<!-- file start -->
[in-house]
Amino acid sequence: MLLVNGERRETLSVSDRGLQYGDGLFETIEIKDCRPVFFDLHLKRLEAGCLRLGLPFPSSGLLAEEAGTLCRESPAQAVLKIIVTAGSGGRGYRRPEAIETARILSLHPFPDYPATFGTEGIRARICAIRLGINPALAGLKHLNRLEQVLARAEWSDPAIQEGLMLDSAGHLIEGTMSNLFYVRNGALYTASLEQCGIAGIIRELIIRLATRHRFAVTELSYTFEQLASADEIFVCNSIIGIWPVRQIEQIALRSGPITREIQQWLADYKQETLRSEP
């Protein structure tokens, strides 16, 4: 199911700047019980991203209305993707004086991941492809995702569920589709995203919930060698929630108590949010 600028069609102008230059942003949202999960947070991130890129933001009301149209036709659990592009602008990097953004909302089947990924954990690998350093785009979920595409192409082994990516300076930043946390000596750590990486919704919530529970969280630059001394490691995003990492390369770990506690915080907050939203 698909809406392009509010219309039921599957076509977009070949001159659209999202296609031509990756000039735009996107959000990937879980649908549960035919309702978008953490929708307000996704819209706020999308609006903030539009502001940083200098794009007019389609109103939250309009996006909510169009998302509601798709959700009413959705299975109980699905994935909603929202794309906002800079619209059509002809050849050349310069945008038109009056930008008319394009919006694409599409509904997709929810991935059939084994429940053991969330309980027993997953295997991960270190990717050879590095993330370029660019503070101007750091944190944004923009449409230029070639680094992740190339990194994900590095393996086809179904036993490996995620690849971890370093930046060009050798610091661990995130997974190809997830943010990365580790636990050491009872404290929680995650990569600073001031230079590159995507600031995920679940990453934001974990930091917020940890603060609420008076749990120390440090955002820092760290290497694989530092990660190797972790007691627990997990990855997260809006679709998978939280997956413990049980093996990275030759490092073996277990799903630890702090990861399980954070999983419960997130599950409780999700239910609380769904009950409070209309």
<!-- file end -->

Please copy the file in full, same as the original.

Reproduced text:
[in-house]
Amino acid sequence: MLLVNGERRETLSVSDRGLQYGDGLFETIEIKDCRPVFFDLHLKRLEAGCLRLGLPFPSSGLLAEEAGTLCRESPAQAVLKIIVTAGSGGRGYRRPEAIETARILSLHPFPDYPATFGTEGIRARICAIRLGINPALAGLKHLNRLEQVLARAEWSDPAIQEGLMLDSAGHLIEGTMSNLFYVRNGALYTASLEQCGIAGIIRELIIRLATRHRFAVTELSYTFEQLASADEIFVCNSIIGIWPVRQIEQIALRSGPITREIQQWLADYKQETLRSEP
């Protein structure tokens, strides 16, 4: 199911700047019980991203209305993707004086991941492809995702569920589709995203919930060698929630108590949010 600028069609102008230059942003949202999960947070991130890129933001009301149209036709659990592009602008990097953004909302089947990924954990690998350093785009979920595409192409082994990516300076930043946390000596750590990486919704919530529970969280630059001394490691995003990492390369770990506690915080907050939203 698909809406392009509010219309039921599957076509977009070949001159659209999202296609031509990756000039735009996107959000990937879980649908549960035919309702978008953490929708307000996704819209706020999308609006903030539009502001940083200098794009007019389609109103939250309009996006909510169009998302509601798709959700009413959705299975109980699905994935909603929202794309906002800079619209059509002809050849050349310069945008038109009056930008008319394009919006694409599409509904997709929810991935059939084994429940053991969330309980027993997953295997991960270190990717050879590095993330370029660019503070101007750091944190944004923009449409230029070639680094992740190339990194994900590095393996086809179904036993490996995620690849971890370093930046060009050798610091661990995130997974190809997830943010990365580790636990050491009872404290929680995650990569600073001031230079590159995507600031995920679940990453934001974990930091917020940890603060609420008076749990120390440090955002820092760290290497694989530092990660190797972790007691627990997990990855997260809006679709998978939280997956413990049980093996990275030759490092073996277990799903630890702090990861399980954070999983419960997130599950409780999700239910609380769904009950409070209309």